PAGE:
I know I'll be attacked for this, but I find it rather sad that some young pianist's idea of fun is to play Ginastera, who I really don't like much. It teaches young pianists to play percussively and really not much more. I guess it satisfies their primary impulses for rhythm. But I think somebody like Vladigerov is infinitely more rewarding to explore. When you discover a composer like Vladigerov, who has written so much, it takes time to find what you think has the best chance of imprinting itself into the public's consciousness. The music was obviously written by a terrific pianist with a profound love and enthusiasm for music, and that's what sustains me. Sometimes you read through music and you're not really sure whether the composer had his or her heart in really making something artistic, but with Vladigerov it's very definite. 

You are a collector of unknown and, in part, unpublished manuscripts, and you pay particular attention to the origin, the background, and the context of the compositions that you wish to include in your repertory. Tell us more about your collections and your passion for rummaging through antiquities and seeking out neglected works and old editions.

My father was a reasonably good amateur pianist, and he had a good basic collection of scores-a fairly good sampling of the basic repertoire, with some exceptions. There was not a lot of Schubert, and almost no Scriabin actually. At that time, some things were not as readily available in the Montreal area, and music stores would not do special orders. As soon as I had a little pocket money I started to spend it on records and on sheet music. I was always very, very curious to examine other styles, other ways of writing for the piano, and always looking for the next golden piece, I suppose.

How do you keep pieces so fresh and so vital even after performing them many times?

I take great pleasure in introducing the public to works they might not have known before. If you consider yourself as a guide, it forces you to highlight certain things and demonstrate how beautiful the music is. I try to remind myself in every single performance of the miracle of human creativity, in this case the miracle of composition. This sounds trite, but I feel it very deeply, that the act of composition is really a true miracle. I can't explain it. One of my friends told me once that it's very clear that I'm more interested in composers than in pianists, and that's very true. I'm usually much more interested in finding out about a particular work through a score than in listening to someone's performance of it. This doesn't mean that I don't listen to recordings or go to concerts, but I find exploring scores fascinating enough in itself. There's a lot more information in not only in the markings themselves, but in what they suggest. If you read between the lines, you can find a whole lot more.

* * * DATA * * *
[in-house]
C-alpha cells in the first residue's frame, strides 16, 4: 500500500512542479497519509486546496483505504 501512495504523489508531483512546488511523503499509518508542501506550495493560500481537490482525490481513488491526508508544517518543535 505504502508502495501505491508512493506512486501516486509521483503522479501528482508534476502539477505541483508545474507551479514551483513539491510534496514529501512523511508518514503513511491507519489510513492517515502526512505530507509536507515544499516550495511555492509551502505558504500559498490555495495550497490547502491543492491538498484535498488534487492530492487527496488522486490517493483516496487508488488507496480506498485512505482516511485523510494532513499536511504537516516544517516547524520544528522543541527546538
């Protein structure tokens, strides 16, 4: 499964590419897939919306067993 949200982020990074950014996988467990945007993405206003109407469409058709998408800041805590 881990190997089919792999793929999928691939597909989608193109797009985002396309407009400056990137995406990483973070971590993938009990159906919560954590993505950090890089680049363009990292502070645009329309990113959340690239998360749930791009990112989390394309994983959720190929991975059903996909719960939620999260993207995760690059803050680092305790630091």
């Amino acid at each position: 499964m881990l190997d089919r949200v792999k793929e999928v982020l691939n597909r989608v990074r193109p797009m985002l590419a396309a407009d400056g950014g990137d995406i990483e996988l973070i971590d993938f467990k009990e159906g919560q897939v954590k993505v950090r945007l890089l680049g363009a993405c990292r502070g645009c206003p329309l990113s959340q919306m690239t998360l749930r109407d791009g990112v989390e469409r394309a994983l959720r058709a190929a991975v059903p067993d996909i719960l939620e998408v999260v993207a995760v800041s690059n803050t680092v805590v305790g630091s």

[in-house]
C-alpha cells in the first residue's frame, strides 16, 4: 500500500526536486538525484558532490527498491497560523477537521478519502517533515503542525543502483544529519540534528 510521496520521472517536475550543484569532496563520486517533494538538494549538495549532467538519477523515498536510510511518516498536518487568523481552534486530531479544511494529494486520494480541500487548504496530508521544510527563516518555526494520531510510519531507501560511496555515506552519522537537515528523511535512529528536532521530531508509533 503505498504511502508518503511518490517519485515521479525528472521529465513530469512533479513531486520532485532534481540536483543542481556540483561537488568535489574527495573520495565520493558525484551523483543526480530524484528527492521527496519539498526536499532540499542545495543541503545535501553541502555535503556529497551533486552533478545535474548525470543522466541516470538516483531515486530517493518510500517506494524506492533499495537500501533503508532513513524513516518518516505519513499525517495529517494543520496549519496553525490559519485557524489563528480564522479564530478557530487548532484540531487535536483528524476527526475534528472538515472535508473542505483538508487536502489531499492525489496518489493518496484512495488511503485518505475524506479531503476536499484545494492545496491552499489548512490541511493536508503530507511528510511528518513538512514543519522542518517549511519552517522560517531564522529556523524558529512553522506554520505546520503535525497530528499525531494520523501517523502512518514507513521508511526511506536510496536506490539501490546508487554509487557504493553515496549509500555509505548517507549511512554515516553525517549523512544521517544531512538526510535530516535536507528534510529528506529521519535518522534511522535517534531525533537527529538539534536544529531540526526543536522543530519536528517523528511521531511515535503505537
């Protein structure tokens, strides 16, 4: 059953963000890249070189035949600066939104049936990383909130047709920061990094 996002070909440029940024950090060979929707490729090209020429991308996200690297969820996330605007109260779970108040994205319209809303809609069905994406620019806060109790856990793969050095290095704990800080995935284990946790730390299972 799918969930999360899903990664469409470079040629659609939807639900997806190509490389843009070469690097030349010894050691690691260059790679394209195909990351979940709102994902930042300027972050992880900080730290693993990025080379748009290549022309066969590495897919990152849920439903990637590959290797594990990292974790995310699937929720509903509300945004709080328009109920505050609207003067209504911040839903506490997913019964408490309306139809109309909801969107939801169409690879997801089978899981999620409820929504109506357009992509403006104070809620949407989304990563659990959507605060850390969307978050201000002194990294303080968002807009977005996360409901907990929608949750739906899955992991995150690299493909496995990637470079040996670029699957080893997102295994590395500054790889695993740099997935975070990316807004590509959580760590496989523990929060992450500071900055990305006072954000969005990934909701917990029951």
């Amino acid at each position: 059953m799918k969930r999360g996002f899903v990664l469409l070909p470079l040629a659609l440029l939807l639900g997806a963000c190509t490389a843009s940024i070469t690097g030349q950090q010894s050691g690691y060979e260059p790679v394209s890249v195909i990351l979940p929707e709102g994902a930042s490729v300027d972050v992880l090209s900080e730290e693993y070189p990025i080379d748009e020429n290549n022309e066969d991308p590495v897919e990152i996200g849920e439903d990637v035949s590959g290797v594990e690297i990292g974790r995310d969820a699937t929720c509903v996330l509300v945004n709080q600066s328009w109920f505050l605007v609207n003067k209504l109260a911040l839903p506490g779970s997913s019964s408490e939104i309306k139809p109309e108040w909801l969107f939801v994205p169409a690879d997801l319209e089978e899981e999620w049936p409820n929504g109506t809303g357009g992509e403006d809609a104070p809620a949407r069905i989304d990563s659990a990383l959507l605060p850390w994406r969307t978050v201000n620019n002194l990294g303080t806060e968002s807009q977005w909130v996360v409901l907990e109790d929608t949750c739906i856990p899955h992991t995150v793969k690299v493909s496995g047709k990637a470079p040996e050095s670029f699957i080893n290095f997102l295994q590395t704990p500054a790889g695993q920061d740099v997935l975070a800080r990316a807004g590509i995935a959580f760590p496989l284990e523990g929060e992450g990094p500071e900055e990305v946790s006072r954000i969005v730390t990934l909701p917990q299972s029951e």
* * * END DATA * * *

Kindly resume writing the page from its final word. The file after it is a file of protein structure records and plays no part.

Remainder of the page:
Marc waiting to perform on the BBC's In Tune in London.

I would be interested in knowing how you developed your phenomenal technique. I know that, building on your God-given virtuosic capabilities and your enormous elasticity (as Heinrich Neuhaus has said: "Souplesse avant tout"), you have come to terms with the Blanchet exercises, many of them for the left hand alone (!), which are little known here. To what extent have these exercises influenced your pianism and helped you, for example, to manage the Godowsky etudes?

Blanchet wrote a set of 64 Preludes, Op. 41 in four books. The preludes are the first three books, and then the fourth book contains 32 pages of exercises for the left hand alone. Those exercises were written as a supplement to the preludes because all of them only emphasized the right hand. What is so fascinating and useful is that these exercises feature polyphony in the same hand, often with conflicting voices. In time you can acquire total independence of the fingers, which is invaluable for Godowsky as well as Bach. It is a great shame that Blanchet's exercises are not available right now, and someday I would like to engineer a reprint of them- I think they would be valuable for students.

These exercises were written only for the left hand, which brings up the subject of symmetrical inversion. This concept, in theory, should allow for equal development of both hands. It is based on the principle that the keyboard is a mirror from two different centers, either D or A-Flat. If you start on one of these enters and playa chromatic scale in contrary motion, you find that the pattern of black and white keys is the same. This means that any passage written for one hand can also be practiced by the other. The notes won't be the same of course, but the movements and the fingering will always be the same. So the left hand can benefit from anything written for the right. The Chopin Etudes heavily favor the right hand, but they can be practiced this way so that the left hand will benefit equally. Many teachers aren't aware of this, but it's a very useful tool, probably one of the most useful in the acquisition of a good piano technique. Luckily, my father (an amateur pianist) was aware of this concept and imparted it to me. He discovered this concept in a small volume of exercises that Rudolf Ganz published in America. Ganz mentions Blanchet's exercises and reproduces five pages of examples. I have since collected all of Blanchet's published works. I don't think his concert music will have lasting value, but he's fascinating to study nonetheless.